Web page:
A public forum was held this week on the issue of a new football stadium -- considered urgent by the current mayor of Memphis, to judge by remarks His Honor made on New Year's Day and subsequently -- and, lo and behold, Mayor Herenton was a no-show. Both he and his chief finance officer, Robert Lipscomb, were actually listed on the program as panelists. And, though the event was held in the cavernous Rose Theater at the University of Memphis, other significant non-attendees were university president Shirley Raines and U of M athletic director R.C. Johnson.
A pity, since the event, sponsored by the university's Sport and Leisure Commerce program and by the student chapter of the Sport Marketing Association, boasted some illustrious participants. Those included City Council member (and mayoral candidate) Carol Chumney; Bank of Bartlett president Harold Byrd, a well-known university booster; Liberty Bowl executive director Steve Ehrhardt; Professor Charles Santo of the University of Memphis; and Professor Dan Rascher of the University of San Francisco. The latter two panelists provided in-depth analysis of the economic factors involved in construction of a new stadium.
It was no surprise that Byrd, chief backer of an on-campus facility, made a vigorous case for building at the university. What was surprising was the extent to which the two academicians, Rascher in particular, argued that more direct and indirect benefits to the community were to be had from an on-campus stadium, and at far lower cost. For his part, Ehrhardt pronounced himself perfectly amenable to the concept, so long as the requisite number of seats (60,000, in his estimation) were made available in order to keep the annual Liberty Bowl from retrogressing.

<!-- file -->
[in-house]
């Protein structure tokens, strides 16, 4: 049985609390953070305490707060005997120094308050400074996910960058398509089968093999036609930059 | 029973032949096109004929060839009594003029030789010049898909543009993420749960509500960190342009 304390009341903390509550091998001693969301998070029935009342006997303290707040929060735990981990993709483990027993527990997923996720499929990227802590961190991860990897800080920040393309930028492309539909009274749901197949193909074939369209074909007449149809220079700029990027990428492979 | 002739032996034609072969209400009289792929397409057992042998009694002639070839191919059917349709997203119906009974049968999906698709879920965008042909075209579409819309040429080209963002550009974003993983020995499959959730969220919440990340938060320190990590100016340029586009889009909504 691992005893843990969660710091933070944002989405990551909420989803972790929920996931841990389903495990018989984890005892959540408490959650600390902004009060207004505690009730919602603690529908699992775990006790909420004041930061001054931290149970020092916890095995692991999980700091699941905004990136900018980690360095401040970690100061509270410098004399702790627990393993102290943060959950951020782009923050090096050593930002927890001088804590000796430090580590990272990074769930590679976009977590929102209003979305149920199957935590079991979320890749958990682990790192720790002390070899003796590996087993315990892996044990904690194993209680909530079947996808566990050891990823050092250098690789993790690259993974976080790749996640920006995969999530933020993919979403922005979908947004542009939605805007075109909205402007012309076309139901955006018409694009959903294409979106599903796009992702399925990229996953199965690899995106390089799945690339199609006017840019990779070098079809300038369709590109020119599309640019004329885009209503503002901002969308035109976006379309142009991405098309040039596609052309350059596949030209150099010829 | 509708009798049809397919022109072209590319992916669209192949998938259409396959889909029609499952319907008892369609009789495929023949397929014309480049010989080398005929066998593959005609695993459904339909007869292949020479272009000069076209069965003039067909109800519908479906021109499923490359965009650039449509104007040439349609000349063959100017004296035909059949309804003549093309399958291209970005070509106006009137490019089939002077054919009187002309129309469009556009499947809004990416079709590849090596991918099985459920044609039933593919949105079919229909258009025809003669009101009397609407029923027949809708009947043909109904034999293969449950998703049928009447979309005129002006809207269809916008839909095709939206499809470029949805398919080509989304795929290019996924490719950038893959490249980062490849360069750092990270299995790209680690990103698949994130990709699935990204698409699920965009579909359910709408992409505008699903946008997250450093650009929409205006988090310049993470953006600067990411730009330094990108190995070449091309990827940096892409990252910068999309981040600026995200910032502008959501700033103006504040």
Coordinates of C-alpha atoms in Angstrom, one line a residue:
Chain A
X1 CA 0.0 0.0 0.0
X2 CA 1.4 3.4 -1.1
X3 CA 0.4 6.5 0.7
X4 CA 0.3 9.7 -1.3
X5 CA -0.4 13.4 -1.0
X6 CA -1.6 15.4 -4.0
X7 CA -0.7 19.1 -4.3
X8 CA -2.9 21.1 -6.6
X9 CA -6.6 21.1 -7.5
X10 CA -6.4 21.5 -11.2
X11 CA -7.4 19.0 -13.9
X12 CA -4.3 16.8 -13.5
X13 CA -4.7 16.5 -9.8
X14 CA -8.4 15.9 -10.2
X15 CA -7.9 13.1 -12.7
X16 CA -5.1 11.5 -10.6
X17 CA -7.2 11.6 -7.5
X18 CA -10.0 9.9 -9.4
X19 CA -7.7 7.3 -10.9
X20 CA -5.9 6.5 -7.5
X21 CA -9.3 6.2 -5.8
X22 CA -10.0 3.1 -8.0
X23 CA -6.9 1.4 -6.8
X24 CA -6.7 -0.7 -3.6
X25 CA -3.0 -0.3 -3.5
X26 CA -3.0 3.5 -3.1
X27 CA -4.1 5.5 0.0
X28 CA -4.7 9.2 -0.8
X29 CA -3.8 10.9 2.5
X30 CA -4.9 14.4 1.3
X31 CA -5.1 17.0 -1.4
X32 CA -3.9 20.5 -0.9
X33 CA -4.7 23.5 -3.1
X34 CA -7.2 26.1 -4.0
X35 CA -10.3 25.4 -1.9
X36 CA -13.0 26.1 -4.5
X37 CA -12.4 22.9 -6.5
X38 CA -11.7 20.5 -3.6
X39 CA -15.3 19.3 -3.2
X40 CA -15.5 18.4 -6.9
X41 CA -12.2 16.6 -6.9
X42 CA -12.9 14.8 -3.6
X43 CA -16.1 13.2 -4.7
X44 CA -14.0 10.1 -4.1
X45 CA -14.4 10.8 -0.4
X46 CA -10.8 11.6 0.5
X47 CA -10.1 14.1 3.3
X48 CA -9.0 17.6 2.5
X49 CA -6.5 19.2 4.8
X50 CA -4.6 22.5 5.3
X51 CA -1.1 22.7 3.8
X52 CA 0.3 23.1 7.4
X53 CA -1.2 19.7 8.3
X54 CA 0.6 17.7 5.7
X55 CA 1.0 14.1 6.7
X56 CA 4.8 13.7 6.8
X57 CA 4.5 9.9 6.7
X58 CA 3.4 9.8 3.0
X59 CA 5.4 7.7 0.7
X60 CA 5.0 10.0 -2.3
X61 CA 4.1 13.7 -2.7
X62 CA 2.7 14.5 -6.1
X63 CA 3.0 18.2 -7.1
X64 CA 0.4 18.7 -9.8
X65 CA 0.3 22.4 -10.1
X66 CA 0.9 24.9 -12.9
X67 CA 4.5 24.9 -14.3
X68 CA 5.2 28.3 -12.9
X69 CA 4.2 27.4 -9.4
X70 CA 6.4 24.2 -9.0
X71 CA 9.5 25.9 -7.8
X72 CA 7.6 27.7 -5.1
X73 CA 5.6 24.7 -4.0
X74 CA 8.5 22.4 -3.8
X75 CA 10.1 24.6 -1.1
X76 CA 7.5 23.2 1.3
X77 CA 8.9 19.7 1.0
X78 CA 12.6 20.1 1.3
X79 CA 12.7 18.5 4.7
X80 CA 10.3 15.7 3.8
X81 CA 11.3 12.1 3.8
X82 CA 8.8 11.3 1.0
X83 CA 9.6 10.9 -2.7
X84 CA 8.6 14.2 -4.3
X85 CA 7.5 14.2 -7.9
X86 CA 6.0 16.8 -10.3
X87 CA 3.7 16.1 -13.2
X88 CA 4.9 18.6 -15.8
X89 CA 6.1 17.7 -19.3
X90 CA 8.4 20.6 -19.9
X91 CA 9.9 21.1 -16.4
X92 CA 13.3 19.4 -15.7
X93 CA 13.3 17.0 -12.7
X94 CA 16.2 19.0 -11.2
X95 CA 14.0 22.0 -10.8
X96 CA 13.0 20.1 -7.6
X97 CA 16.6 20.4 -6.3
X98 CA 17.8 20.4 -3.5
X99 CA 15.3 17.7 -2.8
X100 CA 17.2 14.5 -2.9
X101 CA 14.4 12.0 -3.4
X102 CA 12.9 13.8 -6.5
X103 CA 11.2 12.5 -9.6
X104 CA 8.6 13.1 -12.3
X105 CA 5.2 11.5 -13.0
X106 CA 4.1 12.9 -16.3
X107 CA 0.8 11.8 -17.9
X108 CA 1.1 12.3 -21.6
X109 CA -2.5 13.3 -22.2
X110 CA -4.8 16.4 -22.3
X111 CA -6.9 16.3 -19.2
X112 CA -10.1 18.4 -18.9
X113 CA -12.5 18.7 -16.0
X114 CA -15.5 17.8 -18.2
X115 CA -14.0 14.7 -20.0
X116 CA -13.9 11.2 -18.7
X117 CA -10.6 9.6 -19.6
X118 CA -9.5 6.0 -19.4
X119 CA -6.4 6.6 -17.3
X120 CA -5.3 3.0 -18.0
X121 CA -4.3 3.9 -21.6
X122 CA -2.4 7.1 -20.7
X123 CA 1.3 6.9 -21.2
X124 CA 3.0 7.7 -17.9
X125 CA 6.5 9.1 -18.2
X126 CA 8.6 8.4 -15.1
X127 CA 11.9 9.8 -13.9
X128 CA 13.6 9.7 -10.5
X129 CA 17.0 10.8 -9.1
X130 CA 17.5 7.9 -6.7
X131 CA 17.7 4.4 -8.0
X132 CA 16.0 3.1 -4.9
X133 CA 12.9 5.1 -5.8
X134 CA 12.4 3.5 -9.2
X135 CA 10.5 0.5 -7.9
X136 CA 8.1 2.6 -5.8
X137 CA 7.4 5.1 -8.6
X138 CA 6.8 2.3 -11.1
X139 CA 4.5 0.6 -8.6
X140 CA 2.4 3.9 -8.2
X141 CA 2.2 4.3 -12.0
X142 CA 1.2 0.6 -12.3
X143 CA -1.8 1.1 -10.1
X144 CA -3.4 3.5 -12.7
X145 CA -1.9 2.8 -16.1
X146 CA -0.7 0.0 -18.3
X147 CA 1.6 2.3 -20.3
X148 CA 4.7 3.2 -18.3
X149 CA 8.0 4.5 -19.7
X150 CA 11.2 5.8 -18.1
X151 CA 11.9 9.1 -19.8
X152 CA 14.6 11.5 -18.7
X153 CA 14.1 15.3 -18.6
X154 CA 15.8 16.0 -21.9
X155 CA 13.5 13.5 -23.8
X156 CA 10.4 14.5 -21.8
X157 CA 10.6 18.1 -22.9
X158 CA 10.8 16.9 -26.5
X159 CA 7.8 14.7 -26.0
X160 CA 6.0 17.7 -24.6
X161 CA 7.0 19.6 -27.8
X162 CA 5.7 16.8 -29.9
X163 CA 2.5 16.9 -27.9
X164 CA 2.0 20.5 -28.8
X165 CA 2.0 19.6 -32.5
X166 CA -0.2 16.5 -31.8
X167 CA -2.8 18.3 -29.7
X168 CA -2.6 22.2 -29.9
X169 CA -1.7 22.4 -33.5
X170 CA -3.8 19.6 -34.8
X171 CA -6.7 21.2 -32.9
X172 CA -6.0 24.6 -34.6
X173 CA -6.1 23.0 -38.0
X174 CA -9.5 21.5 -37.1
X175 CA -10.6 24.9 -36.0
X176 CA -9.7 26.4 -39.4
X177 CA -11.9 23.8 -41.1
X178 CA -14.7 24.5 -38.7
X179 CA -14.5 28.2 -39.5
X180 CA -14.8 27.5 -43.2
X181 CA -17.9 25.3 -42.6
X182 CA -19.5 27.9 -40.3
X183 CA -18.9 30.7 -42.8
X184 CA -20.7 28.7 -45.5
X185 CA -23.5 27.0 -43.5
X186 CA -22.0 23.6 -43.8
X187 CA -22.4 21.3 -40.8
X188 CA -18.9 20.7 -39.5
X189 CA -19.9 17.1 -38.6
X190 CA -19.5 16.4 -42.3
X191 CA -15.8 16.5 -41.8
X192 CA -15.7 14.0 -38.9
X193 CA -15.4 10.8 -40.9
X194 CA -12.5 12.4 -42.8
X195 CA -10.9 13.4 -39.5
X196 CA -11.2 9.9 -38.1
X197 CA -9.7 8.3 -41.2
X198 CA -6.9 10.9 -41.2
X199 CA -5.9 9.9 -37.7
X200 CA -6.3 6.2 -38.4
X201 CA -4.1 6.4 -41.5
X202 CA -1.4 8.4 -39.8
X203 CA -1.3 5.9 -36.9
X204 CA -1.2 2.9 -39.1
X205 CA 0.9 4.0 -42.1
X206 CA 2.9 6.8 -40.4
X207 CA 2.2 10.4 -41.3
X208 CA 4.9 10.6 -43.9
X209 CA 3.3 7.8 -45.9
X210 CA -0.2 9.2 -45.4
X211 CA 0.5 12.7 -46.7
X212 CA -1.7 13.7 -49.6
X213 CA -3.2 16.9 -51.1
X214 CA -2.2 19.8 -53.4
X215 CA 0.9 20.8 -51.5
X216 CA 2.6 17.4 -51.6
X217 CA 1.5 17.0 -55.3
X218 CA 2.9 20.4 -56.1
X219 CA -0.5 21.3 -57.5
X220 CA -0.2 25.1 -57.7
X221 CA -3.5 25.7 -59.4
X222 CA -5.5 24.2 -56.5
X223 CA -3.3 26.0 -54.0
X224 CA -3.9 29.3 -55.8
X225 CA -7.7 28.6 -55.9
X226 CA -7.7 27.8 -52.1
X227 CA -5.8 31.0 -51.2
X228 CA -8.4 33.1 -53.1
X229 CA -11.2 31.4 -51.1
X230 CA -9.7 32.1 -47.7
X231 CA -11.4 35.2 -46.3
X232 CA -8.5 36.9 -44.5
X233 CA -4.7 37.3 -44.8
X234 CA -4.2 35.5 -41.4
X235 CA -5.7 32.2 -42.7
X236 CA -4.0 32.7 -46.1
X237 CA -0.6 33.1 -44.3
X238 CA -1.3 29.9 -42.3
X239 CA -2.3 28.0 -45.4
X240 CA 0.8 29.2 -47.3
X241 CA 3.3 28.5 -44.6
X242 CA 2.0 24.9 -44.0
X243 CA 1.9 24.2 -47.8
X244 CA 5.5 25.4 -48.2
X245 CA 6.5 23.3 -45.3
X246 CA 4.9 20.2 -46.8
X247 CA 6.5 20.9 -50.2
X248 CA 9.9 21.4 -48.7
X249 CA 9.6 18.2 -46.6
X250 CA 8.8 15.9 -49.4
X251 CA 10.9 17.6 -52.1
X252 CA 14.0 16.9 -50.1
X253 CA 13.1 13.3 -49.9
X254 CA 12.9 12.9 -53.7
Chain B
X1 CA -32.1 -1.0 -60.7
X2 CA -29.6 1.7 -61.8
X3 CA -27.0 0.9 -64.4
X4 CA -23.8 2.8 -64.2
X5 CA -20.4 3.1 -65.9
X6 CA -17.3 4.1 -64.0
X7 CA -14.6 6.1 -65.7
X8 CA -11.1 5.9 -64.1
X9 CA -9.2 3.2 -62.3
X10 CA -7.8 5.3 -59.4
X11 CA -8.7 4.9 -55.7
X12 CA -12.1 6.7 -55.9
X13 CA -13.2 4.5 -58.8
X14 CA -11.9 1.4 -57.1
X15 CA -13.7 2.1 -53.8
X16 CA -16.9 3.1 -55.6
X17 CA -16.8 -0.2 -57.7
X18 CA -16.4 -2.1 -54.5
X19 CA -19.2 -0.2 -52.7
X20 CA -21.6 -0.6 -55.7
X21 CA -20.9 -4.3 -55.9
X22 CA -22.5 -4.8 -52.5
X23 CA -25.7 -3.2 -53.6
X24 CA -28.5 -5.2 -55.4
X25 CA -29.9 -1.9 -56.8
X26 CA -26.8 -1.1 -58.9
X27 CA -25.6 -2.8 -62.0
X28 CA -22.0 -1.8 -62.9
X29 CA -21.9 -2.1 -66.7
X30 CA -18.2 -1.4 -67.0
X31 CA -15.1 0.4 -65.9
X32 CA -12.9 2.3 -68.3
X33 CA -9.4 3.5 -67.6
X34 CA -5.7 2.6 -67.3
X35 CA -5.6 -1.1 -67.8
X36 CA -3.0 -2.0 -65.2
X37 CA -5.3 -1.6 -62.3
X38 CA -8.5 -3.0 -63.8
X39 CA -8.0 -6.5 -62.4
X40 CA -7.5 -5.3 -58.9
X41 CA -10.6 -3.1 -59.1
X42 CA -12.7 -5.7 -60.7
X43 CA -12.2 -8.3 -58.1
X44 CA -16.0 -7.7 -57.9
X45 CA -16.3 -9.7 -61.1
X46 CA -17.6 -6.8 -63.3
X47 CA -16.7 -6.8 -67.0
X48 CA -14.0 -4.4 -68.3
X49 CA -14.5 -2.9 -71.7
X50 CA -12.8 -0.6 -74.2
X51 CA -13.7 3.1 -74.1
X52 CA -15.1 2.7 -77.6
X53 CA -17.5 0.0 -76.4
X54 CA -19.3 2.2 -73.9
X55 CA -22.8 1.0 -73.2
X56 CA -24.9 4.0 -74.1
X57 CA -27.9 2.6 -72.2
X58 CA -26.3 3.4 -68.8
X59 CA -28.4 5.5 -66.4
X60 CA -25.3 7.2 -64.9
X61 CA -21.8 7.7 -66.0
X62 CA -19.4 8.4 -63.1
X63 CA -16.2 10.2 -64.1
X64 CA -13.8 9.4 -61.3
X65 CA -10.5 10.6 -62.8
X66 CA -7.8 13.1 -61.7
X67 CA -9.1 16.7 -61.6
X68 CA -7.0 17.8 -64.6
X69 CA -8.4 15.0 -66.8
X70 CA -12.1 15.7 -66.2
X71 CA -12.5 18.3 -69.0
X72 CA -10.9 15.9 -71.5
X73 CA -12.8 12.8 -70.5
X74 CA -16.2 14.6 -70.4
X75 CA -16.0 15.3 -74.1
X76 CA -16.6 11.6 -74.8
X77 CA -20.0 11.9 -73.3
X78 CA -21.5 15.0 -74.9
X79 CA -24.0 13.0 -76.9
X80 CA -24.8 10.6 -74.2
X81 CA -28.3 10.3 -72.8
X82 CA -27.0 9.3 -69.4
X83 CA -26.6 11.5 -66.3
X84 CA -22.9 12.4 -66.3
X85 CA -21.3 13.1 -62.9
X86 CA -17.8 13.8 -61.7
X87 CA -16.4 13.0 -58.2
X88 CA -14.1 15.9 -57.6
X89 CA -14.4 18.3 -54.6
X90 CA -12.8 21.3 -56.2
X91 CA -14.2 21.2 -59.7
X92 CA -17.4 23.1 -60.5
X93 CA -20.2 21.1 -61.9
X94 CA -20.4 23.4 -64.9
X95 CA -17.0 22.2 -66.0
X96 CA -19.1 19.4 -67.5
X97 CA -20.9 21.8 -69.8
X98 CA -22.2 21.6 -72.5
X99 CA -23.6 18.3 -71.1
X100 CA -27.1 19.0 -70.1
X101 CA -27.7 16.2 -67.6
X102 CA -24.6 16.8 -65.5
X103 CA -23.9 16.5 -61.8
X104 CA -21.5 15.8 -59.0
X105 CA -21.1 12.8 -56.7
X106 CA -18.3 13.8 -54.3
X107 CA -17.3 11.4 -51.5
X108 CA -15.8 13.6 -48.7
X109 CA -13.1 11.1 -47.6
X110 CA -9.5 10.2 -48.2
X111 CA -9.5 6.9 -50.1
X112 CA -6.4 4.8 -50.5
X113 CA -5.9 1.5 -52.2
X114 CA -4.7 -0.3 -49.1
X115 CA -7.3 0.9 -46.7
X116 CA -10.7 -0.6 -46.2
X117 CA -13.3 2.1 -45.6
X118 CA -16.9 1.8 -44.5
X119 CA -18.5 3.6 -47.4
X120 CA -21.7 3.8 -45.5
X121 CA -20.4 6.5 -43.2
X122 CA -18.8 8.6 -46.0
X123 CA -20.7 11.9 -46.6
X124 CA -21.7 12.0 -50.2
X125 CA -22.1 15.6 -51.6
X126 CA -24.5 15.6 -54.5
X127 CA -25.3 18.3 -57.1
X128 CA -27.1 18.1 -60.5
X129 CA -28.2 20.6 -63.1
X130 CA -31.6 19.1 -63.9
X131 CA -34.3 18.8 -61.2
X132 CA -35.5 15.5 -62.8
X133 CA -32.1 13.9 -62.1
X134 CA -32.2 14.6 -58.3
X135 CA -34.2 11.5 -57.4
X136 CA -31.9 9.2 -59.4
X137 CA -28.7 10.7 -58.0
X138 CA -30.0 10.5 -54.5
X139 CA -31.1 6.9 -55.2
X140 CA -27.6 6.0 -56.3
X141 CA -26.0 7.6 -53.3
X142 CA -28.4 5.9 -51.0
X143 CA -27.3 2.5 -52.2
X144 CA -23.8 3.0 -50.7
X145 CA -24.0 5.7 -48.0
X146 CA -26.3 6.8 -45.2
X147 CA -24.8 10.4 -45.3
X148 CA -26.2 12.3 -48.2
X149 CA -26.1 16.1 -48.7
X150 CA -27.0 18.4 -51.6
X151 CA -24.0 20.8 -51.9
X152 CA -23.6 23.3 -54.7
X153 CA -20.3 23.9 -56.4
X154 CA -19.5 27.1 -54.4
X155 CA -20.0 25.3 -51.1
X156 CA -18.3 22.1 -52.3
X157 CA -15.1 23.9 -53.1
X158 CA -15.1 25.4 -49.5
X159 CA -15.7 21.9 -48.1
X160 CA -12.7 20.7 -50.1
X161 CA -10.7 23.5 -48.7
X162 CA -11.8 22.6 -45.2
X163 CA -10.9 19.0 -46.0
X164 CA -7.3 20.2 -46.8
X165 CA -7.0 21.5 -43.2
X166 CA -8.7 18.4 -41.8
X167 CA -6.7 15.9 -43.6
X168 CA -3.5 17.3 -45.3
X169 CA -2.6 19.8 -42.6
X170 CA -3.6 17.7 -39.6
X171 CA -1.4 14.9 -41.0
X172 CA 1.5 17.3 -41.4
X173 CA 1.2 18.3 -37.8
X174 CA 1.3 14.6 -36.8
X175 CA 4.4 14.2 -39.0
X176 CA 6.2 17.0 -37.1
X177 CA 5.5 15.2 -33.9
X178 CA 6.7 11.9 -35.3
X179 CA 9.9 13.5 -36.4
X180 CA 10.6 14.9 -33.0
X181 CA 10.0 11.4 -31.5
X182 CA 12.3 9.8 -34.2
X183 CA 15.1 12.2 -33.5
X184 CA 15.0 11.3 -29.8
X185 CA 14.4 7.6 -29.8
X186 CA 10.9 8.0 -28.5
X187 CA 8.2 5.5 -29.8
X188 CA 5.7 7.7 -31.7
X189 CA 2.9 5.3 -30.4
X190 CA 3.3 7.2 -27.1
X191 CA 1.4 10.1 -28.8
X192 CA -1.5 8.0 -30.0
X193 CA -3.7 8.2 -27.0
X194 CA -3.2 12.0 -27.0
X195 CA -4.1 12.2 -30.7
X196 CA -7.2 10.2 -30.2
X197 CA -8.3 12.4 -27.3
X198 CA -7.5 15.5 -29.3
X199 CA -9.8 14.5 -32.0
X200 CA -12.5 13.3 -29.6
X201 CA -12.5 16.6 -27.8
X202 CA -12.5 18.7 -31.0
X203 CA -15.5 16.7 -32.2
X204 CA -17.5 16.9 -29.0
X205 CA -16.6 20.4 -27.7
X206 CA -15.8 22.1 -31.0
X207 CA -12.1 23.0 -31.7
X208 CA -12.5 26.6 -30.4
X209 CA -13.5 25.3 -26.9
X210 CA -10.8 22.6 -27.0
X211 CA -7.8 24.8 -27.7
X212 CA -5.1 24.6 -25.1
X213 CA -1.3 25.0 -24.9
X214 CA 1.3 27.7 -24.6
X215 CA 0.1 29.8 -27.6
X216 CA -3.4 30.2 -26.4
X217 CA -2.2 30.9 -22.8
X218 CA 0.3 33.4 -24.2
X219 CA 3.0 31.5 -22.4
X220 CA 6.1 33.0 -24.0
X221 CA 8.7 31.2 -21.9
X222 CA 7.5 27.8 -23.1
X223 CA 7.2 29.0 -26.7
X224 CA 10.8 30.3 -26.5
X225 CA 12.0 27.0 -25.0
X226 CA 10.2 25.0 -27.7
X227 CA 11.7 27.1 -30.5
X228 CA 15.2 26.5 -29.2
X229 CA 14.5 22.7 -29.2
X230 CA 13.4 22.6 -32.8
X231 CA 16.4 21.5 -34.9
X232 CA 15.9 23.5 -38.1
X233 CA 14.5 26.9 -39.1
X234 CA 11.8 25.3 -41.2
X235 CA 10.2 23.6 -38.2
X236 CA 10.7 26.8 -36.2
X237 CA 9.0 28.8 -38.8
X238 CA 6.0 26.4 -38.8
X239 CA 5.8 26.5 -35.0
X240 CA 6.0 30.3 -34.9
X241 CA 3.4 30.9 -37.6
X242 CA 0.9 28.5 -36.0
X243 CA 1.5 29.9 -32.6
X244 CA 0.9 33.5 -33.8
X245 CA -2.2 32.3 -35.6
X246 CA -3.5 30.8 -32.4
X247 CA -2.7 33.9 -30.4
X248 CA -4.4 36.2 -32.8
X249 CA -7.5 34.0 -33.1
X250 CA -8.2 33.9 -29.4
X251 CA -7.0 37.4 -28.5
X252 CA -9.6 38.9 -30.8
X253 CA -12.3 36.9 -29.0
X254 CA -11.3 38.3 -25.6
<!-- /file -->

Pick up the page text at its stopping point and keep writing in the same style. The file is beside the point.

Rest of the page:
All participants tended to agree that a stadium at the Fairgrounds -- the solution envisioned by Herenton -- would require an additional and perhaps prohibitively costly investment in surrounding infrastructure to be viable.
Meanwhle, the projected facts and figures relating to that Fairgrounds proposal are yet to be laid on the table, and, for reasons we find unfathomable, Raines and Johnson decline to comment on either the Fairgrounds concept or the idea of a campus facility until and when such revelations are at hand. We advise them not to hold their breath.
Merely exhale and look again, closely, at the more viable proposal at hand -- literally right under their noses.
"With its radical concept of preventive war, the Bush administration is about to let a potentially dangerous genie out of the bottle."
That's what we said editorially four years ago, as the Bush administration led us, willing or not, into Iraq. In that first Flyer editorial on the war at hand (after issuing innumerable warnings beforehand), we suggested not only that catastrophe was being invited but that truth itself would be at serious risk. Both forebodings were, we regret to say, on point.
We have embroidered on those initial concerns extensively since then and invite interested readers to use the search engine at memphisflyer.com to check up on our percipience over the years. The bottom line is that the genie is still out of the bottle and growing more unfriendly and menacing every day. We don't mind saying that we -- and many, many others -- told them so on the front end.
And now most of you, if the opinion polls are to be believed, are trying to tell the president the same thing. Now as then, it's falling on deaf ears.